Mothers and Sons by Terrence McNally
A Fabulous Production at Shakespeare & Company.
By: Charles Giuliano - Aug 20, 2018
Mothers and Sons
By Terrence McNally
Directed by James Warwick
Set, Patrick Brennan
Costumes, Stella Schwartz; Lighting, James W. Bilnoski; Sound, Erik T. Lawson
Cast: David Gow (Will Ogden), Hayden Hoffman (Bud Ogden-Porter), Evan Miller (Bud Ogden-Porter), Bill Mootos (Cal Porter), Katherine Gerard (Annette Miller)
Shakespeare & Company
Elayne P. Bernstein Theatre
August 16 to 9
The compact, one act, 95-minute play by Terrence MeNally is superbly crafted. With sharp, snarky dialogue it explores the depths of love, loyalty and devastating loss. There are measured doses of hate, remorse, regret and guilt. There is a devolving spiral of ever greater spite and division. Stripped to its raw essence there seems no resolution or redemption until a whimsical, innocent, inventive ending that catches us by surprise with a tiny glimmer of hope.
From beginning to end we were stunned and riveted by twists and turns on a collision course toward chaos and oblivion. The play is skillfully directed with a firm hand on the tiller navigating rough water by the director James Warwick. He evoked the emotional potential of every line of dense, tight text.
At his command Warwick was blessed to have Annette Miller, the diva of Berkshire theatre, in the pivotal role of the vengeful, angry, loveless lady of a certain age, Katharine Gerard. Her commanding, nuanced, resourceful performance brought the very best from those interacting with her. The laser intensity of her invective provided the speed and intensity of return volleys and winners. Not just with vocal projections Miller has a formidable tool box of body language. She can cut down opponents without so much as giving them a glance.
Unannounced, with an excuse to return an item, she has somewhat reluctantly been invited into the high-rise, Central Park West apartment of Cal Porter (Bill Mootos). It has been some 20 years since they last met at the funeral of her son Andre, and his former lover, who died after harrowing hospice for AIDS.
Ostensibly, the opportunity for an impulsive visit is a connecting flight in New York for Christmas in Rome.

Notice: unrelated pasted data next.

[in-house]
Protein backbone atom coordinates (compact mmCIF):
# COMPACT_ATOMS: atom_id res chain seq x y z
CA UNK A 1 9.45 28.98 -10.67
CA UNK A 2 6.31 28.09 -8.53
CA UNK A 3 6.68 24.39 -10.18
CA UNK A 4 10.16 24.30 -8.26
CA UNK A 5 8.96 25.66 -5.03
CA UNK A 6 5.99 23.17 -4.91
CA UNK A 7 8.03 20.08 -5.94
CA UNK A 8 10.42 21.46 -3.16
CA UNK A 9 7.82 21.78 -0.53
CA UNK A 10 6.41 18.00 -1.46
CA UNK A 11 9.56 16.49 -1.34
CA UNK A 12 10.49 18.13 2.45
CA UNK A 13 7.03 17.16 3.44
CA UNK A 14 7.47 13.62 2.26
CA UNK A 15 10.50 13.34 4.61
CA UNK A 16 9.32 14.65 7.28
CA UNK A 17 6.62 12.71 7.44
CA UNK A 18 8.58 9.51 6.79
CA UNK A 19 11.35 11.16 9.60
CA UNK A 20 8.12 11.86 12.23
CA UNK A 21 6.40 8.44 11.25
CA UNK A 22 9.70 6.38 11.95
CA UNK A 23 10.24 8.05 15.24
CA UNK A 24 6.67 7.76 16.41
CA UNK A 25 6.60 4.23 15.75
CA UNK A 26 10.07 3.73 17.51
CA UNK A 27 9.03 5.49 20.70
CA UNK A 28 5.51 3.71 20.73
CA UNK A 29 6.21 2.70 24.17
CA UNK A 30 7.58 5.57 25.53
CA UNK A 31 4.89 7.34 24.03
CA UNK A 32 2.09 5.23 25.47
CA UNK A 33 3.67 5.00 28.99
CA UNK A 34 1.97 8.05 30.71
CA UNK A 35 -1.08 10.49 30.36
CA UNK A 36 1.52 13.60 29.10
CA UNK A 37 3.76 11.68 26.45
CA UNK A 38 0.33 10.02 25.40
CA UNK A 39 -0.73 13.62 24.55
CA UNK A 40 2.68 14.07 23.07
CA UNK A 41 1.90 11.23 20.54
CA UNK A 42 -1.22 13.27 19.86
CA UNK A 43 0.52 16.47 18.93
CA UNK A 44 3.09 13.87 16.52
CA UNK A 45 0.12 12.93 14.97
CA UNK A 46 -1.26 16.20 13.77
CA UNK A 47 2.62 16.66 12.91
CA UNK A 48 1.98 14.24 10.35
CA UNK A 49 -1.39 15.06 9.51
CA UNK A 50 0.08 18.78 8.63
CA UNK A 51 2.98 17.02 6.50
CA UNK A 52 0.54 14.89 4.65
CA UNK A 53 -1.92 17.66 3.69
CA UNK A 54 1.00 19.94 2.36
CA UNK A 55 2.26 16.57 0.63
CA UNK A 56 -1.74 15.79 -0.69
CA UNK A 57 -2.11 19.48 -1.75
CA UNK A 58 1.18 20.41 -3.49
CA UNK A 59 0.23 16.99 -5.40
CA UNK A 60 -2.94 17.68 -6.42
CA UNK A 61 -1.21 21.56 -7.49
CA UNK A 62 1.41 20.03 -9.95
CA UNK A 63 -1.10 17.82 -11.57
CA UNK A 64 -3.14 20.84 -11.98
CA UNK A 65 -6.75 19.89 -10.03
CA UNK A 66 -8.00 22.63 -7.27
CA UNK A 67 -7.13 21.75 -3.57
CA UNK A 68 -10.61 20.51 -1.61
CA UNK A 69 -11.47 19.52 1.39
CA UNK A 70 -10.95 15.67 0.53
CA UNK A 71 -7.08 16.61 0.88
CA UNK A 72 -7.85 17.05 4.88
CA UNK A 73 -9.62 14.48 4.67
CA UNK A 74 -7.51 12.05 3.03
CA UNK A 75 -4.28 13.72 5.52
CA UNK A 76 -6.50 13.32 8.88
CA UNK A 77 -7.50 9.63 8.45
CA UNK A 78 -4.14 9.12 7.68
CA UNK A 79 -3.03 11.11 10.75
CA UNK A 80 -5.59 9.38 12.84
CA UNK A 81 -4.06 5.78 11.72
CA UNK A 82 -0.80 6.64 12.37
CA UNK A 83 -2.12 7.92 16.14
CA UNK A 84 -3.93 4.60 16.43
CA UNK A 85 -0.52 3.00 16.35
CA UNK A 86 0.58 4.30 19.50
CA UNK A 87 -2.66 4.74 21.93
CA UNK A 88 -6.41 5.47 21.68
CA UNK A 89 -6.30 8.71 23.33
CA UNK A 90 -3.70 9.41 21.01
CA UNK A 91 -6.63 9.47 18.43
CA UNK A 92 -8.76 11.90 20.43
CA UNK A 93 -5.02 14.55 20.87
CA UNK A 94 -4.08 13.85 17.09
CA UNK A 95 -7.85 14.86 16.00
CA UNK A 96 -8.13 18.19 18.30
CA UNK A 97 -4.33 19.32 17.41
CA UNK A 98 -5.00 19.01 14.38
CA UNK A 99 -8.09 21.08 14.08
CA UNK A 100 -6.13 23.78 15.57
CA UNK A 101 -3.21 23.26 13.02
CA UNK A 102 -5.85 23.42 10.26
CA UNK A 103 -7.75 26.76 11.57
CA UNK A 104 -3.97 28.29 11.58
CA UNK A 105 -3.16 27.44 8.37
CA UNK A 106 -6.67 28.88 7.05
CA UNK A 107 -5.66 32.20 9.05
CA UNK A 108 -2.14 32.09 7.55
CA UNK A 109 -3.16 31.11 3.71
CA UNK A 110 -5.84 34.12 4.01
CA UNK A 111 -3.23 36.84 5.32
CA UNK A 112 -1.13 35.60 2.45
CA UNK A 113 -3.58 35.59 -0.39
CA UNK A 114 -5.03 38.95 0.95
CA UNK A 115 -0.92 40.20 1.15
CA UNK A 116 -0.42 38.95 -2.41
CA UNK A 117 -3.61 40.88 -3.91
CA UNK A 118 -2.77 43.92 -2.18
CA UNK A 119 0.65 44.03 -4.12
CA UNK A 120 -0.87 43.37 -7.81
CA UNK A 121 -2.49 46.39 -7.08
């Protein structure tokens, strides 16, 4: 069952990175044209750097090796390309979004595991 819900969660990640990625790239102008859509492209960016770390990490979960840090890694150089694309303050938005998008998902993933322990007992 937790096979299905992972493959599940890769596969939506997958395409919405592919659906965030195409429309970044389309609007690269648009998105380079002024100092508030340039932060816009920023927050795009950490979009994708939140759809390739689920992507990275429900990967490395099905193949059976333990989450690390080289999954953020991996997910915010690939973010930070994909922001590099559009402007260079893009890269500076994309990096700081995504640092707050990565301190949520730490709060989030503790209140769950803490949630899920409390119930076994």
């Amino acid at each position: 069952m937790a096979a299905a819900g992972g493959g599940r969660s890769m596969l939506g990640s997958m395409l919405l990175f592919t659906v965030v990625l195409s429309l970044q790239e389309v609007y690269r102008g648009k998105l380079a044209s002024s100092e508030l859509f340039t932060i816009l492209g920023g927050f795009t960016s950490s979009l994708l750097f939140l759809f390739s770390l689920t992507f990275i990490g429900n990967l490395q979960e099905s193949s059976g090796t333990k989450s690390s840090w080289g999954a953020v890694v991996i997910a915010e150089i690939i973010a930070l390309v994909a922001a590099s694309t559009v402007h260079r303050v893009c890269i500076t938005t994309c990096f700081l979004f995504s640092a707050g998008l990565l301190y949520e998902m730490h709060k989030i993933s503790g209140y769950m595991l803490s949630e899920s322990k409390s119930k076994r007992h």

In one of many arguments Cal states that it was not a “funeral” her term, but rather a memorial service. As the final of many insults and snubs, on that occasion, she had refused to embrace or even acknowledge him. The devastating loss, she insists, was entirely her own.
Through a litany of long held misconceptions she believes that Cal killed Andre by giving him the disease or that he made him gay. Neither of which is true. As their dialogue unfolds., by cheating, it was Andre who put Cal at risk. As a conservative and narrow minded parent she never understood that Andre had been gay long before the six years he lived with Cal.
Another of her arsenal of zingers is that Cal thought so little of Andre that he married Will Ogden (David Gow). Deeply hurt and insulted Cal counters that he was alone and “learning how to make money” for some eight years. Ultimately, his loss is no less than her’s. He was there through the horrendous final phase of the disease while she failed to come to the bedside. In the end Andre, emaciated and ravaged, was not the handsome son she remembers.
The pace of the drama was well handled. There was that initial phase of forced pleasantry. This entailed an introduction to the elegant space and its views of the park (crisply designed by Patrick Brennan). There is benign patter about The Met. On one side of the park a museum and on the other an opera house. It is a signature of McNally’s mastery that he intersperses chit chat and small talk with venomous zingers.
In those exchanges, when warmed up, she is on the attack and he ups his end with ever more potent defense. There is a sense that he is a fair, moral, measured and decent human being in every sense that she is not.
At first, she refuses to relinquish her fur coat as she does not intend to stay long. When it is finally surrendered she makes a nervous remark to please ignore that the label says Neiman Marcus. A long time resident of Dallas she remarks that her deceased husband had a fit when she bought the expensive coat. With a stifled laugh, Miller a master of diverting moments, explains that it came from a recycling shop.